I looked around the table I was using for cover and saw that Snowdrift was limping, dazed, the back of her left leg burned where a magical beam had hit her. While the Odessa squad was banking around for another pass I realized we just had seconds before they fired again, and Snowdrift was nowhere near cover.

I didn’t hesitate. I dashed out into the open, making a straight run for Snowdrift.

I could feel I didn’t have enough energy build up yet to use Accelerator again, and poured on the speed as I galloped. I saw Trailblaze and Whetstone both rear up behind their cover and open fire at the Odessa squad, Whetstone’s wild shots going all over the place, and Trailblaze breathing hard as she summoned up another bolt of fire... through I noticed this one seemed weaker than her previous ones. Like Arcaidia sometimes did, was Trailblaze running out of juice? Her face looked strained to me, but I couldn’t look long, having to focus on my dash to get to Snowdrift.

The Odessa squad broke up to avoid the fire coming their way, only two of them staying on course to strafe Snowdrift. I got to her just as red beams and green bolts smacked down around her, and I dove, tackling her and rolling her out of the way; not easy with Gramzanber still clutched in my mouth, but I’d gotten used to moving around with the massive spear.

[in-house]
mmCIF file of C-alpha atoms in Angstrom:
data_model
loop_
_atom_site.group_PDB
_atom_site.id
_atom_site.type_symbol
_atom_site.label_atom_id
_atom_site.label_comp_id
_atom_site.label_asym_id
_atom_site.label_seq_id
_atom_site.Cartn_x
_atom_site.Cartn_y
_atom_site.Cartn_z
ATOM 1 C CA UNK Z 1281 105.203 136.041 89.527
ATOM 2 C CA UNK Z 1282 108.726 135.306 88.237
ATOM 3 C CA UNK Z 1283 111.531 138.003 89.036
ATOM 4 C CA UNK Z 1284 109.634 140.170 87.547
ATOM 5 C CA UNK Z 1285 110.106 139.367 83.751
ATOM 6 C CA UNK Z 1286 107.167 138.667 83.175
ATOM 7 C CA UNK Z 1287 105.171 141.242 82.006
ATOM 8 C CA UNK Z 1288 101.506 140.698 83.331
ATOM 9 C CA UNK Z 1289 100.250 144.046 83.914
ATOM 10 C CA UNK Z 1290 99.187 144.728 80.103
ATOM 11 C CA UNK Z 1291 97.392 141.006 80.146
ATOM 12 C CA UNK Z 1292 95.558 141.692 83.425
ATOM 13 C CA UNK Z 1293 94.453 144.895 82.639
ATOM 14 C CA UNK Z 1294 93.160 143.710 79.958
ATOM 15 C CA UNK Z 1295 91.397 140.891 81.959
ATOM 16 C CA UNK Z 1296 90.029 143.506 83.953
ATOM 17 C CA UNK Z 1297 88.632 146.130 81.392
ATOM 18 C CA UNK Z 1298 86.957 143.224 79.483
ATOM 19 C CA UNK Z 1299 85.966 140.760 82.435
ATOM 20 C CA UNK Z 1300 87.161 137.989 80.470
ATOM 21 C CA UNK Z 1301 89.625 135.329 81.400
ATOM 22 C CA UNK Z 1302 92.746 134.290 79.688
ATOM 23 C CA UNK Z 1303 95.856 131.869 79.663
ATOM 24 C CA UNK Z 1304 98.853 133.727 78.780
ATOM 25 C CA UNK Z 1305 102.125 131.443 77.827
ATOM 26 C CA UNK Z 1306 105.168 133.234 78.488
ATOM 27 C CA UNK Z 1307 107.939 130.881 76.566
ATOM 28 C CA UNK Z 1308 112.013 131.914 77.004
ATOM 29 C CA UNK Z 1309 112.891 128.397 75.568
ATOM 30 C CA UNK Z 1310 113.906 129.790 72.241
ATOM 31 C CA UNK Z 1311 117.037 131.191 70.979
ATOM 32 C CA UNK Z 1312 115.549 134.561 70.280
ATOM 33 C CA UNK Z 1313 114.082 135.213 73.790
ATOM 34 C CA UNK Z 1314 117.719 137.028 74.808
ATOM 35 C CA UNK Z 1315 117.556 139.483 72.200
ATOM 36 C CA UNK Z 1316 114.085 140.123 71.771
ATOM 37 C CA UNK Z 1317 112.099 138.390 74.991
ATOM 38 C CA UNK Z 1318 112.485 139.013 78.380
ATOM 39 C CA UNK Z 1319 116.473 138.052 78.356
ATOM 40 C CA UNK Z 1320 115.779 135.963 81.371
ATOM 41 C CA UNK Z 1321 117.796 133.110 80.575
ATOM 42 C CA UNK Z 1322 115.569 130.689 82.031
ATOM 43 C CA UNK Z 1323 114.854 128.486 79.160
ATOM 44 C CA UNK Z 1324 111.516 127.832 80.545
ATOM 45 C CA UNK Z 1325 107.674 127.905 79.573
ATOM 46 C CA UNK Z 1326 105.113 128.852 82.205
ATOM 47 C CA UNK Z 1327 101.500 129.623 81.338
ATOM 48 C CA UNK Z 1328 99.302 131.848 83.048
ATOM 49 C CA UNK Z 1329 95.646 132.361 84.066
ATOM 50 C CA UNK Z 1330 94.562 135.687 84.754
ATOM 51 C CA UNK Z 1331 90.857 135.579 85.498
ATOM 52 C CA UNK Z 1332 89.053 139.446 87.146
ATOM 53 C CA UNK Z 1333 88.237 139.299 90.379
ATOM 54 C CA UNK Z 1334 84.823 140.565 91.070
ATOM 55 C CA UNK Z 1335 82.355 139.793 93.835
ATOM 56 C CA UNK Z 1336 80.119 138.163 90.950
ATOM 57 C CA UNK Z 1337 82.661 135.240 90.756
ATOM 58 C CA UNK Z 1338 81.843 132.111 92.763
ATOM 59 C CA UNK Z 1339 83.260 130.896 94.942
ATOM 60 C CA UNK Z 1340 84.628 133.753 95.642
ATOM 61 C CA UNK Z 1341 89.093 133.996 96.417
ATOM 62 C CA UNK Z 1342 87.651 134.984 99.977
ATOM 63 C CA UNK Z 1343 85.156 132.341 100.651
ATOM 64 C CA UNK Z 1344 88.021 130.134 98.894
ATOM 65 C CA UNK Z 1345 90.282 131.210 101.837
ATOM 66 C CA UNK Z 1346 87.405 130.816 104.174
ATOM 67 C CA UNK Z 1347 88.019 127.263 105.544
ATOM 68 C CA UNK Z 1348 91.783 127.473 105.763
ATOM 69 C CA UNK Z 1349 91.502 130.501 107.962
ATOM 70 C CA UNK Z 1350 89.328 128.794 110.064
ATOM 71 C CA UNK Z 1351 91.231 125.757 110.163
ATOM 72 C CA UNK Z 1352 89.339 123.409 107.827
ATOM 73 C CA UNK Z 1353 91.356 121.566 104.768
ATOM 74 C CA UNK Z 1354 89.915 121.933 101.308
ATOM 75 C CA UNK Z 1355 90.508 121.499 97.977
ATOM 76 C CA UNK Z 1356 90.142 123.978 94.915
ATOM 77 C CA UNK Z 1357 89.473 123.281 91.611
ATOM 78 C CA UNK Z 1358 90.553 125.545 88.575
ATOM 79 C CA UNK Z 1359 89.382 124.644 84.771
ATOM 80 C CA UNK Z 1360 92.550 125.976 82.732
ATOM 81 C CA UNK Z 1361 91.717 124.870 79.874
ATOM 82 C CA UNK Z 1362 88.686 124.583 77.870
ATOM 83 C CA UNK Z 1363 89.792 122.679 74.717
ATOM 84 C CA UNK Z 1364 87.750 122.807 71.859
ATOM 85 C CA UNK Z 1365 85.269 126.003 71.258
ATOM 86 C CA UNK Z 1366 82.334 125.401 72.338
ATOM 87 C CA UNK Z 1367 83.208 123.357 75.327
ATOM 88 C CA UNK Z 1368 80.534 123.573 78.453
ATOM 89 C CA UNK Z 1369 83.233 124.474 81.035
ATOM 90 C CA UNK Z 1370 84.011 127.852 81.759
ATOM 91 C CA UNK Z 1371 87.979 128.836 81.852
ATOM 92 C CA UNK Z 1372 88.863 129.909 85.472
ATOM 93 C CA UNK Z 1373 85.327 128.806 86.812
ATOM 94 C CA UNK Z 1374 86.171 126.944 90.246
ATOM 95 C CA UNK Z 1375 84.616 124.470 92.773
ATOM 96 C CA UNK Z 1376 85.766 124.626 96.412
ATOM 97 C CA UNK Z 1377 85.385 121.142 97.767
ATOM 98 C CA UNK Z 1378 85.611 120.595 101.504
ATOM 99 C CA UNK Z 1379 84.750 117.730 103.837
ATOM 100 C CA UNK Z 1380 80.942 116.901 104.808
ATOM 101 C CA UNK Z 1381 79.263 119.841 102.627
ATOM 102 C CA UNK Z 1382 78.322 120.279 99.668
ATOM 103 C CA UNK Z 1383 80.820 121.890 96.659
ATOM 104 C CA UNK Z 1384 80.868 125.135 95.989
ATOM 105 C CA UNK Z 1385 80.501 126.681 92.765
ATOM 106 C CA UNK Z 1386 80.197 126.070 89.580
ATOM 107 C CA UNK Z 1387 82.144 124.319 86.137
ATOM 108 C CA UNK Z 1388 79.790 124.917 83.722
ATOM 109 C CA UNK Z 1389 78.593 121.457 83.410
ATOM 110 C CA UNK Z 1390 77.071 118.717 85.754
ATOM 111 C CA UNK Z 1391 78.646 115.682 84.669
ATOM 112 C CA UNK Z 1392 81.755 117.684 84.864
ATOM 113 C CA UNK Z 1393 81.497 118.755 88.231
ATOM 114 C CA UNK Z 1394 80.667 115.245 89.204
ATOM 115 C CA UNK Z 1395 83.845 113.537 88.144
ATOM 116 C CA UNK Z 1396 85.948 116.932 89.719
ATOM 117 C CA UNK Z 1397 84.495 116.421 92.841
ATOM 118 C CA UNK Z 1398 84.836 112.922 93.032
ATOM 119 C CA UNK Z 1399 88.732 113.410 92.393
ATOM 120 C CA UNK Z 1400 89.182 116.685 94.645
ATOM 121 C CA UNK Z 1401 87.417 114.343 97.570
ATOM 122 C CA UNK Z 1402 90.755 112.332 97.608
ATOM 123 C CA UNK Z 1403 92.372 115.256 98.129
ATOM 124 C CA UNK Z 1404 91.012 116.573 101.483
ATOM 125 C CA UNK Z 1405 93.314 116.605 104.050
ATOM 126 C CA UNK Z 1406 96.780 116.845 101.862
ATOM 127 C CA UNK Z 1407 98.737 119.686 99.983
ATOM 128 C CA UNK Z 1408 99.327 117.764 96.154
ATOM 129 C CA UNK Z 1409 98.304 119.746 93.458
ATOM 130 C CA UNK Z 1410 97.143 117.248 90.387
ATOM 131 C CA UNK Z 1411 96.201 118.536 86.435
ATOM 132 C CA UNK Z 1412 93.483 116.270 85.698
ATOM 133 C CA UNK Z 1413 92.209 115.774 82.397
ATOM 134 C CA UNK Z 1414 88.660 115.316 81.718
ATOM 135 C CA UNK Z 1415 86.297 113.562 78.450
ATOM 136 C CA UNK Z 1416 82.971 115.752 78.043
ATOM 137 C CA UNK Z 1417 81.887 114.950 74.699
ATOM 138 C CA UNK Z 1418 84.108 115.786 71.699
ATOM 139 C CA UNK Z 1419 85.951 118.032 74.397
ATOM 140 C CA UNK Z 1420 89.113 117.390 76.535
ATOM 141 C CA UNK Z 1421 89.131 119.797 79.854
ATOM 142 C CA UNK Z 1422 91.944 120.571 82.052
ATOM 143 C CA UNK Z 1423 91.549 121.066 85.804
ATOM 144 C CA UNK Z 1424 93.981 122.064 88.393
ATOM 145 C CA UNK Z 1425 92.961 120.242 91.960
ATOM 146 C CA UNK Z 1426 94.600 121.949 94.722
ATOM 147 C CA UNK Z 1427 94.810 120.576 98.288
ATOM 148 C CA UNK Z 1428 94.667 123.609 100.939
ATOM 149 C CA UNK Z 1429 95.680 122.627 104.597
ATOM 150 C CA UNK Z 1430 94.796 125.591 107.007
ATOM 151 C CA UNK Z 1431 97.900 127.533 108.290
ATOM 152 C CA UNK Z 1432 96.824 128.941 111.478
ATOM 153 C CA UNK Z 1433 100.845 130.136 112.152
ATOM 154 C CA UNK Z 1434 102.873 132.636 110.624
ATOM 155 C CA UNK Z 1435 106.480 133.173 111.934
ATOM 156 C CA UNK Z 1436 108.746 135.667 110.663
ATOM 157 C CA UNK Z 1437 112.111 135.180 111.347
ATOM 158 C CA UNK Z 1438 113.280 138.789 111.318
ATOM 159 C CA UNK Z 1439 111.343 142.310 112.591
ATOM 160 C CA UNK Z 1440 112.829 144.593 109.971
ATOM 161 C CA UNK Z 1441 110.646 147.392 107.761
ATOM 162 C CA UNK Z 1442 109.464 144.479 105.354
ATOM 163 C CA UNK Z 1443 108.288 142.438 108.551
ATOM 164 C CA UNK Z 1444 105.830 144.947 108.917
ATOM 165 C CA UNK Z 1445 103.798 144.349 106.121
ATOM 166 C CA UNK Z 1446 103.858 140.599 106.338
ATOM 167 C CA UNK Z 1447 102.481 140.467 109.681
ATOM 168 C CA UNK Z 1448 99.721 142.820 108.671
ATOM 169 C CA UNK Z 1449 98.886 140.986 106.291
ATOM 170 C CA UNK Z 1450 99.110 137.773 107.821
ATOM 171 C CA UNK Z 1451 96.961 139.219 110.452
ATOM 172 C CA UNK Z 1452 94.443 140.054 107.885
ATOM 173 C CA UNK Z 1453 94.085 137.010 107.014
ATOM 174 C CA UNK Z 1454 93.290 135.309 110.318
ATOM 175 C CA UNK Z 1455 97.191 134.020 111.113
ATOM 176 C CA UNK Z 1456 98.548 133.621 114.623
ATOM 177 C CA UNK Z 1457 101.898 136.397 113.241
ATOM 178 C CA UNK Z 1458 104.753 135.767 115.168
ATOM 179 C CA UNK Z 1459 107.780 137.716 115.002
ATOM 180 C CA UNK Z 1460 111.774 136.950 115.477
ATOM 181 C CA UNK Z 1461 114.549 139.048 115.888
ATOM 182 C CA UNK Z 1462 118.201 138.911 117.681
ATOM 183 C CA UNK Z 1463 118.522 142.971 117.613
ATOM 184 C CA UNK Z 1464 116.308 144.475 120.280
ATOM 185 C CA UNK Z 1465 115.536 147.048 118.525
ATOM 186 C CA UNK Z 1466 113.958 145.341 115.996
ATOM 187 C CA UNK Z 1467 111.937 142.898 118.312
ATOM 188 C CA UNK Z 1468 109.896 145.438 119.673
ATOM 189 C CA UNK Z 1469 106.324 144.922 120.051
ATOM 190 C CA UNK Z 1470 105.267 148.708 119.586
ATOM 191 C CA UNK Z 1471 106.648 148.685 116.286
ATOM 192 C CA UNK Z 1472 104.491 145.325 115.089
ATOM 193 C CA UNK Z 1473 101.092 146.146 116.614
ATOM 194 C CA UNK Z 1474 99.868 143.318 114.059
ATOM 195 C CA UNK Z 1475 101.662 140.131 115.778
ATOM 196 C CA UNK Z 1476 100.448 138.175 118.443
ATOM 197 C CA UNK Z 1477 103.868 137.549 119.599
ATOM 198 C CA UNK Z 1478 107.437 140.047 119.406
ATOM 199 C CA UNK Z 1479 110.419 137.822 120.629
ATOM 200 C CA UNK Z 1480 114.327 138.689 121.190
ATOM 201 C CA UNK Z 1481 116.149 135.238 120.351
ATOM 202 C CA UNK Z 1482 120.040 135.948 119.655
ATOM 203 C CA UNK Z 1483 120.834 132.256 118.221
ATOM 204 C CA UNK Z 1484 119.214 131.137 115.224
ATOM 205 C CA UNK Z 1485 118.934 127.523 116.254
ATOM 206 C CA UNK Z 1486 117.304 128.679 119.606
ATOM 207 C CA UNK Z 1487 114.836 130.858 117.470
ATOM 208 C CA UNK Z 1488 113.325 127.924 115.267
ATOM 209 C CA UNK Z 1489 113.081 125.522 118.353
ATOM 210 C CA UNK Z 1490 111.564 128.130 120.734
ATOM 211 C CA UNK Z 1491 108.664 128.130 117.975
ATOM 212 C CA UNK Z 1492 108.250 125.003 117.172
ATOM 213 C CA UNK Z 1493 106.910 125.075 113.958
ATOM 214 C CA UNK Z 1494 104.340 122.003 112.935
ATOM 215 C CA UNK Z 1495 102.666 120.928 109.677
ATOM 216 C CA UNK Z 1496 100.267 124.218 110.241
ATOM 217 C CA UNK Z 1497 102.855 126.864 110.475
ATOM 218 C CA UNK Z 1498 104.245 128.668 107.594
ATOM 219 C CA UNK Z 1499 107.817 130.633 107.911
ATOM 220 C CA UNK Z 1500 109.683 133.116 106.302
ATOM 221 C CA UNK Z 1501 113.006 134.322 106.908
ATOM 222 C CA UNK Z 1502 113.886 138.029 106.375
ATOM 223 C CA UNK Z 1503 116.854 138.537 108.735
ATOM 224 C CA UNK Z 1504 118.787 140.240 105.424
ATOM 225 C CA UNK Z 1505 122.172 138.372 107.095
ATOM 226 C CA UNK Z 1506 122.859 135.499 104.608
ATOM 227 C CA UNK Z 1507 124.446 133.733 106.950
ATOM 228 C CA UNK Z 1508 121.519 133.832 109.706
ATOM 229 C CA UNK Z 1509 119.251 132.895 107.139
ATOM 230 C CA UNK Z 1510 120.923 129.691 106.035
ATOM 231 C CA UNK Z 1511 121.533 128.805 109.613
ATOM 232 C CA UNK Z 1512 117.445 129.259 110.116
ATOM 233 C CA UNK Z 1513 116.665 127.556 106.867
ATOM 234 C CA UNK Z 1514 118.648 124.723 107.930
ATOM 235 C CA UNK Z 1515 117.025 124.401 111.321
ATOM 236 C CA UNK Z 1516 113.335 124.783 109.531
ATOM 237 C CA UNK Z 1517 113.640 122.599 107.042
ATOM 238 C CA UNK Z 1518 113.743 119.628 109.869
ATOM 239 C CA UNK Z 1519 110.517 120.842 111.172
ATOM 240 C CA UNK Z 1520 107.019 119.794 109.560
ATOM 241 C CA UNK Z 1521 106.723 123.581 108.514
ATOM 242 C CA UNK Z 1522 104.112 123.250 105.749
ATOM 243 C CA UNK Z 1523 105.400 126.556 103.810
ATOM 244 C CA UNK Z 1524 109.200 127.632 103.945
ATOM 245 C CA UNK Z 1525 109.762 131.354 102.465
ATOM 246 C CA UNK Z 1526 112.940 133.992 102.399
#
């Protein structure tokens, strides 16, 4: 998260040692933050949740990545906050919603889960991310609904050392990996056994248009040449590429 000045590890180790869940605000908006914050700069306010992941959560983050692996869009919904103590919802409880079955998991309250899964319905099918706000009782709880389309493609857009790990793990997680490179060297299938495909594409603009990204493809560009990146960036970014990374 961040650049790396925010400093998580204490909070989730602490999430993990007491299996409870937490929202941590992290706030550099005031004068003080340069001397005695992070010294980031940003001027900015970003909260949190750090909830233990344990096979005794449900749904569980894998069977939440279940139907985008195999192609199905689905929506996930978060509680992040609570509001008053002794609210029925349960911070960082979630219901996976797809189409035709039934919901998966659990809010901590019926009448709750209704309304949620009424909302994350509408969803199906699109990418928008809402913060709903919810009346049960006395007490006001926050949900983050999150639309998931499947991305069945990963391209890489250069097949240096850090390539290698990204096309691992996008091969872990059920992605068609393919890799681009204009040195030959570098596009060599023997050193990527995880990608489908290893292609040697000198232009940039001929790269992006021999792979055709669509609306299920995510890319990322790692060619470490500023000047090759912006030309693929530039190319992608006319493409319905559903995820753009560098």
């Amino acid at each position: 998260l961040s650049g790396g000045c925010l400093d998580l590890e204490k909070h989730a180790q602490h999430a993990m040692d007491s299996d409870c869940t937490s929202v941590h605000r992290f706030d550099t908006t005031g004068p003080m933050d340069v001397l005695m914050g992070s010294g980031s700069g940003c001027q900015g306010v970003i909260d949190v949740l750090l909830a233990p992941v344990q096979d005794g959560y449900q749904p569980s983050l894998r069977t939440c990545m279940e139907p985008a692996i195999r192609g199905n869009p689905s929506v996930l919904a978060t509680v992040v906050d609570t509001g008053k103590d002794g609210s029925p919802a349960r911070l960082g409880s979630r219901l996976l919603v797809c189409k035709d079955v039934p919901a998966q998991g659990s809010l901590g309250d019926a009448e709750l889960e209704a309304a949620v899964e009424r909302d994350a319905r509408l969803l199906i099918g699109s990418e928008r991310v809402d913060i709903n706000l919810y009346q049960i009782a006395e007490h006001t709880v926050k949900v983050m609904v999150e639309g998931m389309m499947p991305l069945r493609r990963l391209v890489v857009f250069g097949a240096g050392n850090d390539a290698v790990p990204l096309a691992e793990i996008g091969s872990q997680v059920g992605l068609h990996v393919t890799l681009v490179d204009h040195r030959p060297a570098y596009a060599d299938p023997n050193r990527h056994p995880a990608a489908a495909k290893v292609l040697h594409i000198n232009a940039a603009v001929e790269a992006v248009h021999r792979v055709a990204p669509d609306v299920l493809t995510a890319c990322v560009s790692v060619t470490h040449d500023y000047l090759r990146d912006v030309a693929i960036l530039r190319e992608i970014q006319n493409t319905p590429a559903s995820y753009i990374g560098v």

I felt searing pain in my side, not bothering to look to see how bad the wound was, and forcibly pushed Snowdrift into one of the lowered repair bays, diving in after her. We landed amid hoses, cables, and protruding robotic repair arms.

Coughing, the air temporarily knocked out of me, I rolled into the wall, and pulled Snowdrift beside me. The mare was breathing hard, eyes wide and wincing with pain.

“Th-thanks,” she breathed.

“No problem,” I said back.

She looked around the repair bay, which was basically just a cluttered lowered square big enough to hold a Vertibuck, making the walls about ten feet tall. There was a ramp leading up, presumably for techs to get in and out while they worked on the flying machines. Snowdrift shuddered as the sound of magical energy weapons fire intensified, combined with the roar of flames Traiblaze had summoned. I put a comforting hoof on her shoulder, feeling her shaking.

“Stay close to me,” I told her, “We’ll go up the ramp, and get to cover. Then I’ll distract those fliers while the rest of you get into the escape pods.”

Snowdrift looked at me with fear and worry stark on her face, “Can you do that? I mean, do that and not die?”